“You don’t have an ounce of rhythm in your entire body! You should get out of here, go home, put on some Mozart, dance around for an hour, then try this again.”
Those were the words of a calligraphy teacher berating a student in front of a class some 40 years ago. No, the student was not Steve Jobs. But as you read, you’ll undoubtedly recognize a connection that explains Jobs’ affinity for type, and how he opened it up to the world and then some.
The story begins with Lloyd J. Reynolds, who founded a calligraphy program back in 1949 at Reed College in Portland, Ore., the same school Jobs would briefly attend years later. At the time when Reynolds ran the program, his class was the hottest ticket on campus, achieving standing-room-only status. So how could this course, which was taught until 1984, captivate students so powerfully? No other one-credit elective seemed to engage its attendees to the same degree.
According to an excellent article from the August 2003 edition of Reed magazine, from which much of this post is based, the “rise, reign, and fall of calligraphy at Reed is a tale of charisma, discovery, Zen, jealousy, spirituality, body vs. mind, the hand linked to the heart, a Trappist monk, the white paper between the lines – and, yes, above all it is the legacy of one brilliant, caring and cranky teacher: Lloyd J. Reynolds.” His course stretched beyond calligraphy to include typography, book design and printmaking using woodcuts. A passionate instructor, Reynolds sometimes blurted cutting remarks, like the ones at the beginning of this article.
Working for a brief time at a greeting card and sign company earlier in his career, Reynolds once said, “I asked questions about the letters and got no answers. There was technical skill there but no substance. There had to be more than empty mechanical knowledge.” Reynolds absorbed himself in calligraphy. Although he was self taught, he eventually became one of the best calligraphers in the country.
Reynolds became known for professing far beyond calligraphy, tying in the whole of the human condition and reaching into philosophical realms. As his students created works that could serve real purposes, he pushed them to extend themselves and to see below the surface. Imagine a room full of 20-year-olds, focused on the rhythms of their pen strokes while Reynolds took them on mental journeys spanning themes from Michelangelo to Zen Buddhism.
Reynolds spoke of change. He questioned why people feared or denied it when change also brought things that people value most. “Change being what it is,” he once said, “we’re going to lose everything anyhow; so what do we have to lose? Why don’t we, then, drop the hostilities and just live?”
Of course, change came to Reed College’s calligraphy program. Steve Jobs dropped in on the course in the early 1970s, but Reynolds had already left.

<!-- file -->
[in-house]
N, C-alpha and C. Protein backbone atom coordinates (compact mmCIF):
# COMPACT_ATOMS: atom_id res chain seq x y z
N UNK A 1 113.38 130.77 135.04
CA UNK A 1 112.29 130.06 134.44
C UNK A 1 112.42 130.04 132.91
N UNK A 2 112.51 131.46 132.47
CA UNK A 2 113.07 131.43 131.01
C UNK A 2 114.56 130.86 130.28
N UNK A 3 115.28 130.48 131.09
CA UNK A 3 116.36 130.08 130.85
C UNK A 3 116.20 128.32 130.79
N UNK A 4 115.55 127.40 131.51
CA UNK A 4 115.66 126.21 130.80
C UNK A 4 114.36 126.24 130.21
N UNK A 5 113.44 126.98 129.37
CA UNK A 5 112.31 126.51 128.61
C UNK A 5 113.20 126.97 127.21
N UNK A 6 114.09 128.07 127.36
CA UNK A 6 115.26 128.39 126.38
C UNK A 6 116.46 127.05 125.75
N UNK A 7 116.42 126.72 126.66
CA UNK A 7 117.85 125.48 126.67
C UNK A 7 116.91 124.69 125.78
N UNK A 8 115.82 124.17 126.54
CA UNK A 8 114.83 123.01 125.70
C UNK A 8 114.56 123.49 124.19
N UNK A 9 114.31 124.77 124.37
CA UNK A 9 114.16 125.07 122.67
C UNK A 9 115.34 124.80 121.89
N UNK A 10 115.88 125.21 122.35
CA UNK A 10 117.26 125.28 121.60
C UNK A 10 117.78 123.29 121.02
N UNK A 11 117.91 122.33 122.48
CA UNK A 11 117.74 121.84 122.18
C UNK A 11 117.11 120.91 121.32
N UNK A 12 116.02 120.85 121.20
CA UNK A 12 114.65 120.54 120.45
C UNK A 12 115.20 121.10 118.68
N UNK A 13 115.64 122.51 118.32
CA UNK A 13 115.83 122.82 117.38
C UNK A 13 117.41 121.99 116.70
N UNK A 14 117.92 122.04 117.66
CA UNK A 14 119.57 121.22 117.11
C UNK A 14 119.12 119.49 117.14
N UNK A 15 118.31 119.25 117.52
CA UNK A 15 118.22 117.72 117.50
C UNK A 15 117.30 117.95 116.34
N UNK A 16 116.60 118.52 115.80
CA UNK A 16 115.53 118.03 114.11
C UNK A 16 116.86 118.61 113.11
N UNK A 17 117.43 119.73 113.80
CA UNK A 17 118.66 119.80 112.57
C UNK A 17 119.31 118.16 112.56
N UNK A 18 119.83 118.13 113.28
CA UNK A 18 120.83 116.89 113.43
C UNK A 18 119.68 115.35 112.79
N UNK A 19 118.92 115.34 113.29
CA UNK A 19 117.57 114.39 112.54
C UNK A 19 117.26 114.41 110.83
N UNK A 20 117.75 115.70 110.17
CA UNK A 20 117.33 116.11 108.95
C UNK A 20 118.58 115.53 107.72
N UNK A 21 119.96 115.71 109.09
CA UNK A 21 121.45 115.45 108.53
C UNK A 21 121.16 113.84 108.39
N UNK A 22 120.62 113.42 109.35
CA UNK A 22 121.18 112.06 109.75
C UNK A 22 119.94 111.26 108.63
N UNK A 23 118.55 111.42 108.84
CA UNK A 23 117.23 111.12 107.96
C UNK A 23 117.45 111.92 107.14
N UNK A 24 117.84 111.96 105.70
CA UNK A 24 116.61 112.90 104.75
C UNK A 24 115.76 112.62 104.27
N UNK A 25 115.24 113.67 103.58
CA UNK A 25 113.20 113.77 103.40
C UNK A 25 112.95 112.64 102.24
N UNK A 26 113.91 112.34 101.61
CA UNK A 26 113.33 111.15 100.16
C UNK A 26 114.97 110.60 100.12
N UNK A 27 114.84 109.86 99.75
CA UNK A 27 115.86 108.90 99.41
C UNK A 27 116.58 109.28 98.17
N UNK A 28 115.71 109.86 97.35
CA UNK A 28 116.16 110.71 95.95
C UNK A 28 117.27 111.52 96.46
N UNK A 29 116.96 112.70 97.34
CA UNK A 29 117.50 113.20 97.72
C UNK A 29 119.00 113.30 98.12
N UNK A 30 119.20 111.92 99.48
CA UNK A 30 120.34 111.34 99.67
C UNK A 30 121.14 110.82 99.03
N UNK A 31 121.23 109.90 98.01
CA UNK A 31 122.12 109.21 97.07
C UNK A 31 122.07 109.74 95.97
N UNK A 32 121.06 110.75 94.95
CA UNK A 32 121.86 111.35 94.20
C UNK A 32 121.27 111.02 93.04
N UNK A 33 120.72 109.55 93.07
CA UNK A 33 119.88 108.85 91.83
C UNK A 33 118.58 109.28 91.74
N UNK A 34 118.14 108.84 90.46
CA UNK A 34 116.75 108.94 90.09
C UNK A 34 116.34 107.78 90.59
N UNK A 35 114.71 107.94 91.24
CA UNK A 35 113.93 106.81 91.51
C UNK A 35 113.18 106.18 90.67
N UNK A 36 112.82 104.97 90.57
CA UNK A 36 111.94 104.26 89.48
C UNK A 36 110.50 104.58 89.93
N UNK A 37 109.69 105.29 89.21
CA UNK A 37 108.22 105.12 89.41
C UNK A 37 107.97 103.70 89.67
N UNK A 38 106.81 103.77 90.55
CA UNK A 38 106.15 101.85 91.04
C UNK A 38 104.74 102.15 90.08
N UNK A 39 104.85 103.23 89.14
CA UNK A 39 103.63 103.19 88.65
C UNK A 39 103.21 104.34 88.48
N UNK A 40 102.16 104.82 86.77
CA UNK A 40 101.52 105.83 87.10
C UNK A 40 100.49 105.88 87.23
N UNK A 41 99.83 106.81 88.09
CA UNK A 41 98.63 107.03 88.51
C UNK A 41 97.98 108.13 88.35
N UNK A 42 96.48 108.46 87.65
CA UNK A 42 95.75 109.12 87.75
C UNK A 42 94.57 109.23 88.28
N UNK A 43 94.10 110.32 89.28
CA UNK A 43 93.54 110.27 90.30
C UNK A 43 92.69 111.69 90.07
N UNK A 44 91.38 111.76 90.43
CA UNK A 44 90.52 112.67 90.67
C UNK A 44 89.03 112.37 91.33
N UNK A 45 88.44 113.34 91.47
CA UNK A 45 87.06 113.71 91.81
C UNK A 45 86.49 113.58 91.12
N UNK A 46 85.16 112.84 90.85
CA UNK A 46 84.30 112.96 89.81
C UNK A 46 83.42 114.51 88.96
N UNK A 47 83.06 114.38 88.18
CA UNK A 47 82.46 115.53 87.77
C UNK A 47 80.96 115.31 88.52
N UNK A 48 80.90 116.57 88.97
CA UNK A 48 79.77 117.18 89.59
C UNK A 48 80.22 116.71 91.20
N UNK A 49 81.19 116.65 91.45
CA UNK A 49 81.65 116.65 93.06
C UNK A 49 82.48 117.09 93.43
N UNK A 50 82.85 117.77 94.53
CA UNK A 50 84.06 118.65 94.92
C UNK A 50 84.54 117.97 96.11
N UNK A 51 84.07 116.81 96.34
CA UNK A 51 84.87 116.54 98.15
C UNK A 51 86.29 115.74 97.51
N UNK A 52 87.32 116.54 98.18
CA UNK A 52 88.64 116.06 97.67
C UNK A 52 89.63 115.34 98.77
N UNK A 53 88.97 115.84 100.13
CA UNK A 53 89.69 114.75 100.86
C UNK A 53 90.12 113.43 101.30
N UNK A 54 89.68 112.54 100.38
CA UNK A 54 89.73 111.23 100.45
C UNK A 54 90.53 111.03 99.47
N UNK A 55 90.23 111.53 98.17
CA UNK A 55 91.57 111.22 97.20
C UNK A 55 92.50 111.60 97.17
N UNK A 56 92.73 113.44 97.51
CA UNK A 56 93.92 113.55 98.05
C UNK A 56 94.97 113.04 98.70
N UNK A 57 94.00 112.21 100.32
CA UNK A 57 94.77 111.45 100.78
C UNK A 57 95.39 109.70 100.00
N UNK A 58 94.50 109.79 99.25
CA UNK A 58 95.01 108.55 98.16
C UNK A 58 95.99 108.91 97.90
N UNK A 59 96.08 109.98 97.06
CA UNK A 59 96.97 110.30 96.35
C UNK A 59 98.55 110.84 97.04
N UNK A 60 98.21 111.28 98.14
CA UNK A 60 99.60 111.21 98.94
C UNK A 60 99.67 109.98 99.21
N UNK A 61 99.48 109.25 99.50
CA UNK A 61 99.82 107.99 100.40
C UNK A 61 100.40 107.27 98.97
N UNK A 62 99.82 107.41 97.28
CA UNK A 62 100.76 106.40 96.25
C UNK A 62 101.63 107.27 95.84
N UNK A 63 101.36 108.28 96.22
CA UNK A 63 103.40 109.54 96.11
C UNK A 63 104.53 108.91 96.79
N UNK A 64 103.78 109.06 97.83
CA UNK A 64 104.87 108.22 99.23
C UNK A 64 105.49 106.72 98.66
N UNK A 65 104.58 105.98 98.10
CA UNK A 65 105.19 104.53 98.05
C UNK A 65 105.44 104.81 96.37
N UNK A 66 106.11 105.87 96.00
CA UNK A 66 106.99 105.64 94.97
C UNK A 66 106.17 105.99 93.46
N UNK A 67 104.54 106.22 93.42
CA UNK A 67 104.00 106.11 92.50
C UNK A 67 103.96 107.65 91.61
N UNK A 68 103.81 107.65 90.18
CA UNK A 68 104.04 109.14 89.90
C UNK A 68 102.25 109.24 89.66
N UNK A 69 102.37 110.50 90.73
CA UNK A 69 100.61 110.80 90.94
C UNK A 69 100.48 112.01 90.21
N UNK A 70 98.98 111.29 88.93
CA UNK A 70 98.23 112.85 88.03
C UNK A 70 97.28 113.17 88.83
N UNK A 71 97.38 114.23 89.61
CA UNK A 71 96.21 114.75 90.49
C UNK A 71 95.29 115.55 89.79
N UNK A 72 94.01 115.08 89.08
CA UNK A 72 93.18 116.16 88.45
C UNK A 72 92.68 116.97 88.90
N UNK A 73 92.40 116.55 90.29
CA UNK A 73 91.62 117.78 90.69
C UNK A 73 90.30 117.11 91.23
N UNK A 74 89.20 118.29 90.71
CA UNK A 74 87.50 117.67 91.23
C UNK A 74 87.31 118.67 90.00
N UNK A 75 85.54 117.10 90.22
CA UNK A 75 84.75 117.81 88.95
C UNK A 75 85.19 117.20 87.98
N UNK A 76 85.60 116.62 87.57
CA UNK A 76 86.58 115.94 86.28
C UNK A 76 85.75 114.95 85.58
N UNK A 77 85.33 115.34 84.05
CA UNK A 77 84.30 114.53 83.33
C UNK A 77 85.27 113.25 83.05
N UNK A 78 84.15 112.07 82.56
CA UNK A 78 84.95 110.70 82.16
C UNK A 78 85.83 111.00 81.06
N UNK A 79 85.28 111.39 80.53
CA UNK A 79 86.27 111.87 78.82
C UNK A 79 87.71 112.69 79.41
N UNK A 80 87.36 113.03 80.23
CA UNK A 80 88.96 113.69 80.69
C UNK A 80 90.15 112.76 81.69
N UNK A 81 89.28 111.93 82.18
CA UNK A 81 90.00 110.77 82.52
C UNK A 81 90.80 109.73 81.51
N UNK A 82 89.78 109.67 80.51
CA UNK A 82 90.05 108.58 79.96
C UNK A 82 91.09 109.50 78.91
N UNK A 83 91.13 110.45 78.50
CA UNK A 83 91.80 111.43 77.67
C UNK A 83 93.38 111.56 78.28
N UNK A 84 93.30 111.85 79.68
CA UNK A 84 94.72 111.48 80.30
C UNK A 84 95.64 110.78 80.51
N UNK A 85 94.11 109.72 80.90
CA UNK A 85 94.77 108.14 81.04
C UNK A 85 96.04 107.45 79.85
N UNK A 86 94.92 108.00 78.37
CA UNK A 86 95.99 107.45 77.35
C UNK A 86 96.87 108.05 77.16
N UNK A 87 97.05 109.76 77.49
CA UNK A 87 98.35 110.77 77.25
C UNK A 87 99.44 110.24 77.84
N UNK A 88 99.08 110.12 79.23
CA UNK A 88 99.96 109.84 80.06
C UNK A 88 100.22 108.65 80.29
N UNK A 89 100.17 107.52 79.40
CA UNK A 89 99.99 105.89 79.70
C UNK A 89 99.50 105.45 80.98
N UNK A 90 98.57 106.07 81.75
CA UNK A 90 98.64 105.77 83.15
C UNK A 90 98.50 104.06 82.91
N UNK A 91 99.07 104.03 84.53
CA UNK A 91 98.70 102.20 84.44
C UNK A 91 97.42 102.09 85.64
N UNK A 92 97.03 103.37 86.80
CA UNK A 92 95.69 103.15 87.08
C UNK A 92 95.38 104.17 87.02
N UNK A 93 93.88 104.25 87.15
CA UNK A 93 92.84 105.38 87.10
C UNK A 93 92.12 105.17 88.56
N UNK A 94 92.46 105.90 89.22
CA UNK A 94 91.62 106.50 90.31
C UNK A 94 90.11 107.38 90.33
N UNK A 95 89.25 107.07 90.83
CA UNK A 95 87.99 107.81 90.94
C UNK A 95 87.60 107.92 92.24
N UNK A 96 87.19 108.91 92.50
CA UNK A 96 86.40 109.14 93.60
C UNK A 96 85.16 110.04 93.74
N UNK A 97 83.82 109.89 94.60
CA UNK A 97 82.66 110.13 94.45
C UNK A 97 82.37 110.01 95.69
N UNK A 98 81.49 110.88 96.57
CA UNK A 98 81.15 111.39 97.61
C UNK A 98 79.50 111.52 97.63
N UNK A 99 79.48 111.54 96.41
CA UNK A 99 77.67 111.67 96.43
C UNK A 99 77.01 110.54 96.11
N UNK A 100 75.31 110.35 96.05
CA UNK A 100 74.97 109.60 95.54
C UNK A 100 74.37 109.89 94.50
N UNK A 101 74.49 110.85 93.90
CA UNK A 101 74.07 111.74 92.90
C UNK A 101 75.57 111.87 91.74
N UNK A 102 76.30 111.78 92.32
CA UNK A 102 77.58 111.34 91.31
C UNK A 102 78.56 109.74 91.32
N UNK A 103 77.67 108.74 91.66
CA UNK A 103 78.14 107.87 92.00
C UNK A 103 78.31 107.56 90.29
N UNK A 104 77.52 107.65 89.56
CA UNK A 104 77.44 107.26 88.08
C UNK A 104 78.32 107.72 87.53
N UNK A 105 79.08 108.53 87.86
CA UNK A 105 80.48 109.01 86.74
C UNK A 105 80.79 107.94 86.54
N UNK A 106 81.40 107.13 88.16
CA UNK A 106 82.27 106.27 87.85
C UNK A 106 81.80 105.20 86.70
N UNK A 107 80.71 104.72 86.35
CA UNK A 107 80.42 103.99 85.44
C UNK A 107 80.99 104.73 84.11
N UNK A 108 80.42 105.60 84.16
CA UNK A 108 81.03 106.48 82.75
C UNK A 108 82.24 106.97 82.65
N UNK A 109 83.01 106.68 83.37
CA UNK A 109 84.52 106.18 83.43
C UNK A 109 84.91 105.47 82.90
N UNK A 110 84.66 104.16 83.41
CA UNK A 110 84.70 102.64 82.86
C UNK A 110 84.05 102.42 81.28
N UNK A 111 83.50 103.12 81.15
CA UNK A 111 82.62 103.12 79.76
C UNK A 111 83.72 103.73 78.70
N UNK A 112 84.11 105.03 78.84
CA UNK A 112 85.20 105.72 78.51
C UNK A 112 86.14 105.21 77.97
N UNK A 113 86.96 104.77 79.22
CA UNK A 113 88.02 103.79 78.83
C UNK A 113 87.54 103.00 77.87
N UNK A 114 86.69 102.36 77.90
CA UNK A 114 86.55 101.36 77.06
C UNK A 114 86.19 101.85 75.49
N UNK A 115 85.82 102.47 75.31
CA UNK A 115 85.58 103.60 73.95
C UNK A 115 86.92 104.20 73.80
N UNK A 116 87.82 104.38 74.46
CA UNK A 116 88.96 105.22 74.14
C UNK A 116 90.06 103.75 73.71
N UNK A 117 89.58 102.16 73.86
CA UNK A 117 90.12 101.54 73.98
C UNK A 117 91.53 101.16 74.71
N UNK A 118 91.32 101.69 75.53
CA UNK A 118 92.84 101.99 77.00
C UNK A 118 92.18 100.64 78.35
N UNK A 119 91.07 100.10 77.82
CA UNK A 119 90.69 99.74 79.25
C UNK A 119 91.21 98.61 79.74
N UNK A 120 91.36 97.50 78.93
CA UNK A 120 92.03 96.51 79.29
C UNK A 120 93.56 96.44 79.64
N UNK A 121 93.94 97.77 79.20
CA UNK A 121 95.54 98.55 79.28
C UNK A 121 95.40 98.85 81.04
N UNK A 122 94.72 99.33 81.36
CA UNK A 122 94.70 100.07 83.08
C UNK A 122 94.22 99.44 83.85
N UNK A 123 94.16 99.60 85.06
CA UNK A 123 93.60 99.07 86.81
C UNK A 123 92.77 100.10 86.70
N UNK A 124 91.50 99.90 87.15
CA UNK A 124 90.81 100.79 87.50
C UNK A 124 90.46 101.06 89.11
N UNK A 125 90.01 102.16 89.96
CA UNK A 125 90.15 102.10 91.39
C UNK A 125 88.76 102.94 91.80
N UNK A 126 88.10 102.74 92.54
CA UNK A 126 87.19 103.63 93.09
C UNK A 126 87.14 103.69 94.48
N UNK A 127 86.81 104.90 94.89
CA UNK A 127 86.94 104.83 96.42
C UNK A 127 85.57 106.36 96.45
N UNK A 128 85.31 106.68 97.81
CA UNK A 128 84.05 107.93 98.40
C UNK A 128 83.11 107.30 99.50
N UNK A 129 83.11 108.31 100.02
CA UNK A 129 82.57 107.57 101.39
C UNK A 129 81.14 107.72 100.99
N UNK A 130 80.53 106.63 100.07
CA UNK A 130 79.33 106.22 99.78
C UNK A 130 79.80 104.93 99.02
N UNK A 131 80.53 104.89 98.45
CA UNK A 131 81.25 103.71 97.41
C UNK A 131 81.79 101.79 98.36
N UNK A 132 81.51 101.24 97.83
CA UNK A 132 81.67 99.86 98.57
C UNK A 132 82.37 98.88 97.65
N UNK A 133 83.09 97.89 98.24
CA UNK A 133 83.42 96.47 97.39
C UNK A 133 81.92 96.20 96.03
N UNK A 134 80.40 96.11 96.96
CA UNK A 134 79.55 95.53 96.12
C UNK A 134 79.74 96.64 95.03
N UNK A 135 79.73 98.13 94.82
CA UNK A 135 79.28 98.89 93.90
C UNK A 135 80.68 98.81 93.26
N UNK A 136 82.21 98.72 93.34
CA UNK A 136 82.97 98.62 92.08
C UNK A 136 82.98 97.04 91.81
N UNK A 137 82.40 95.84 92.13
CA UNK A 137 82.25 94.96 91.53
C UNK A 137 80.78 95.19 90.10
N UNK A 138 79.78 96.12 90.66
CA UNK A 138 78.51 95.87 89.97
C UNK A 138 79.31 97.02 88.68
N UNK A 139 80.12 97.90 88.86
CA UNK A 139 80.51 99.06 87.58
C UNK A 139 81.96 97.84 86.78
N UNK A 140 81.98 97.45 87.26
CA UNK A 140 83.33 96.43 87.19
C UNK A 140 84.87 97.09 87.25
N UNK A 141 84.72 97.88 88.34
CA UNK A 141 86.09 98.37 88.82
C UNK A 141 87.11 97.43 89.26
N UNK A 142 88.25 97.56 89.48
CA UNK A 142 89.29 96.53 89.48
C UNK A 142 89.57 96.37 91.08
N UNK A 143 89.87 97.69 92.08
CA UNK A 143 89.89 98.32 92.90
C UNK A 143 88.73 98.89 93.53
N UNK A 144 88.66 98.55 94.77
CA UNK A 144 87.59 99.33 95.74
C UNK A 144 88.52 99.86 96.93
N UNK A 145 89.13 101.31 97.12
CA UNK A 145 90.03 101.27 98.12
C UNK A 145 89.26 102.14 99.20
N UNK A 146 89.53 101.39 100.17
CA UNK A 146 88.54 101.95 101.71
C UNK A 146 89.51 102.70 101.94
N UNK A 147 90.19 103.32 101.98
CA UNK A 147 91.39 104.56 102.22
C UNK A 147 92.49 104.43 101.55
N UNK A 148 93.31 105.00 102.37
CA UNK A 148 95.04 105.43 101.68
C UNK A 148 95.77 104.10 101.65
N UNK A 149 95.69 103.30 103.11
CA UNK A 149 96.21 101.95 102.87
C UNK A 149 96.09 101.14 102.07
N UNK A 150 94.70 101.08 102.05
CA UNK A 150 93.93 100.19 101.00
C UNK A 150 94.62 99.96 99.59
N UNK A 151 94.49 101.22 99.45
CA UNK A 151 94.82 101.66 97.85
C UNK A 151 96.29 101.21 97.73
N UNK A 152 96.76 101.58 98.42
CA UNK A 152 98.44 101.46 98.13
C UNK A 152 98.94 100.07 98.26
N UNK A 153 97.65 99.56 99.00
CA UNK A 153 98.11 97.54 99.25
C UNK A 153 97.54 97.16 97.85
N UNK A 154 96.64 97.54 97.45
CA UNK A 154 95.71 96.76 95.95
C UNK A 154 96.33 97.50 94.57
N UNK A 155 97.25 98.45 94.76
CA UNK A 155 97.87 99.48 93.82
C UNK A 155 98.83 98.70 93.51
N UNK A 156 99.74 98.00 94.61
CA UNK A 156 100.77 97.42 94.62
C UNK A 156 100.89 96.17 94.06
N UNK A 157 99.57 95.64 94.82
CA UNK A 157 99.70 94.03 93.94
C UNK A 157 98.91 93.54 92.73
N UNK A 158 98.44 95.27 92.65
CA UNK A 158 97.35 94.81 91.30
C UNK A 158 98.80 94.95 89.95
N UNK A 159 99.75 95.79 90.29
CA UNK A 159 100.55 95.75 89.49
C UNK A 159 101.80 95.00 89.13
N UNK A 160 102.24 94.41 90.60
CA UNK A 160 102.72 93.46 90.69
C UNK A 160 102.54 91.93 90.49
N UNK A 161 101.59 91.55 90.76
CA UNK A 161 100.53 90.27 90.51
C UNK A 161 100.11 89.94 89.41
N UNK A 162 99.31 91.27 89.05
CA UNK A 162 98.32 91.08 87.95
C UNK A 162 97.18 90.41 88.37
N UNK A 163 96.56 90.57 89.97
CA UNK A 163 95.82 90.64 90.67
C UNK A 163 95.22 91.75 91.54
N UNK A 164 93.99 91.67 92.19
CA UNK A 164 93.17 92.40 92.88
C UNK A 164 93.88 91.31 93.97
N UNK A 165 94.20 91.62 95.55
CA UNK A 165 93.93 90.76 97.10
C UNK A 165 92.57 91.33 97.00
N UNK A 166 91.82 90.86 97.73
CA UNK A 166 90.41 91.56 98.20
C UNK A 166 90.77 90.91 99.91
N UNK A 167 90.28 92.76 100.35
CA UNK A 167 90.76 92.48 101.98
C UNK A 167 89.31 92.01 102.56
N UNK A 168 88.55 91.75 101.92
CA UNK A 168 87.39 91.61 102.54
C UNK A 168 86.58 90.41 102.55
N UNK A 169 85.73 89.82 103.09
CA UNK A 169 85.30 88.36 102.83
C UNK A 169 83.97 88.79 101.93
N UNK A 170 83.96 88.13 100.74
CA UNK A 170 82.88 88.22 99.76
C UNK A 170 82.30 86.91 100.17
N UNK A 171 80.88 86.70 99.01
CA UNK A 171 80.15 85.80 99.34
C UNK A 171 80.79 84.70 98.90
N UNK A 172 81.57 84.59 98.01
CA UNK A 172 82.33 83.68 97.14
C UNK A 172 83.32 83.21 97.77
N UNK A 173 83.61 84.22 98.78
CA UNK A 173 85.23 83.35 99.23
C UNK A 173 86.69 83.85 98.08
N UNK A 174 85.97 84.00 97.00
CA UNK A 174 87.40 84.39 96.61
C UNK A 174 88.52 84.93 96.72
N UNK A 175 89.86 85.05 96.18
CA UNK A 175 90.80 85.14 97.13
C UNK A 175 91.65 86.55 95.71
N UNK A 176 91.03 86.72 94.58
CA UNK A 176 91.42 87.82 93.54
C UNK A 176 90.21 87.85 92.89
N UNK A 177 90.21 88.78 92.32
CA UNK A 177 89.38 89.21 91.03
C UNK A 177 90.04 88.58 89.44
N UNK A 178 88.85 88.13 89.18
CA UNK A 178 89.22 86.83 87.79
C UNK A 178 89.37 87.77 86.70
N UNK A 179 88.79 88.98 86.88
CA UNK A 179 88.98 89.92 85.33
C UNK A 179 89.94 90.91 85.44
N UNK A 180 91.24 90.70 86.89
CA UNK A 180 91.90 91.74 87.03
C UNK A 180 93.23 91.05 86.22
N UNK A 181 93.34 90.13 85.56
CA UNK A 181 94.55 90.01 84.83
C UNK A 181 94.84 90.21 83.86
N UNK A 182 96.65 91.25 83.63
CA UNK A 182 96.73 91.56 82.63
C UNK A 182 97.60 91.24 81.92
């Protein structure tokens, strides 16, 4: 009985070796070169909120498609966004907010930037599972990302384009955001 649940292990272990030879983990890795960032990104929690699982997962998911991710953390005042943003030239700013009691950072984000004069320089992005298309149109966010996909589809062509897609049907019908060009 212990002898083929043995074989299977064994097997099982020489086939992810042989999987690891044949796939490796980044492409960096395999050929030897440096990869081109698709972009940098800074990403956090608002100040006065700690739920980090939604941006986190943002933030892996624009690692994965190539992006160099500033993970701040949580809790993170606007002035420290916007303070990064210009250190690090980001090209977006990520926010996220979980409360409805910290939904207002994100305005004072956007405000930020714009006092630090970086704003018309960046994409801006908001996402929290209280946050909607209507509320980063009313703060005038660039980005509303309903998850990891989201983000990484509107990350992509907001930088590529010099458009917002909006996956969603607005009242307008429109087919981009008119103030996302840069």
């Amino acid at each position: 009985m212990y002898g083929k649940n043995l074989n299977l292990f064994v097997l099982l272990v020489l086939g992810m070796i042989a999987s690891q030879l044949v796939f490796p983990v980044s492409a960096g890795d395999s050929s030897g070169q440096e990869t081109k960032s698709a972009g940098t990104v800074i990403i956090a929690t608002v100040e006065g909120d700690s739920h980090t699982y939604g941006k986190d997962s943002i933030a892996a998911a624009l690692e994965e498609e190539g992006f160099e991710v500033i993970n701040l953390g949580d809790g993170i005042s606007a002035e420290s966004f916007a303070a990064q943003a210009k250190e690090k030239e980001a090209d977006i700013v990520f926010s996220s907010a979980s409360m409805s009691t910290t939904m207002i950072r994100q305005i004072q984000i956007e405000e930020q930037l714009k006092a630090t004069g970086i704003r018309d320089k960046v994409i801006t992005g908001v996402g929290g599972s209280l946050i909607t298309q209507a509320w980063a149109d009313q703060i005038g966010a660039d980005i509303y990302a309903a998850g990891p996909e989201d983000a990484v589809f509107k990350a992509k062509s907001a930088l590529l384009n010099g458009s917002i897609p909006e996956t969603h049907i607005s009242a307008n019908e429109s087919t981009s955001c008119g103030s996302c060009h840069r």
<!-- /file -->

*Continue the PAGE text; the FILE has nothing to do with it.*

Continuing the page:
Reynolds retired at the beginning of the decade after his wife died. To take his place, he hired Robert Palladino, a former Trappist Monk and monastery scribe. Reynolds saw that Palladino believed clearly there was more to calligraphy than drawing letters.
Jobs famously described what he learned from his calligraphy class at Reed during his Stanford University commencement speech in 2005. “Throughout the campus every poster, every label on every drawer, was beautifully hand calligraphed.” He went on to say, “I learned about serif and sans serif typefaces, about varying the amount of space between different letter combinations, about what makes great typography great. It was beautiful, historical, artistically subtle in a way that science can’t capture, and I found it fascinating.”
In that same speech, Jobs recalled that when connecting the dots of one’s life, you can only look backward. He said if he hadn’t dropped in on Palladino’s calligraphy class, he never would’ve introduced the Macintosh computer with multiple typefaces or proportionally spaced fonts. Jobs said that while the course seemed impractical at the time, it turned out to be one of the most priceless experiences of his life.
Although they probably never met, Jobs and Reynolds had much in common. Each found professions where they excelled and loved unconditionally. Each was relentlessly driven. Each used their gifts to make connections and do great things, despite being at times cantankerous. In one case, the whole world benefitted, and in the other, a small student community became profoundly impacted.
If it weren’t Lloyd J. Reynolds, who died in 1978, Steven P. Jobs may never have had the opportunity to make typography matter to the world. Likewise, there’s most certainly someone out there today who never met Jobs, someone who’s a lot like him who will take the same passion and somehow change the world, again.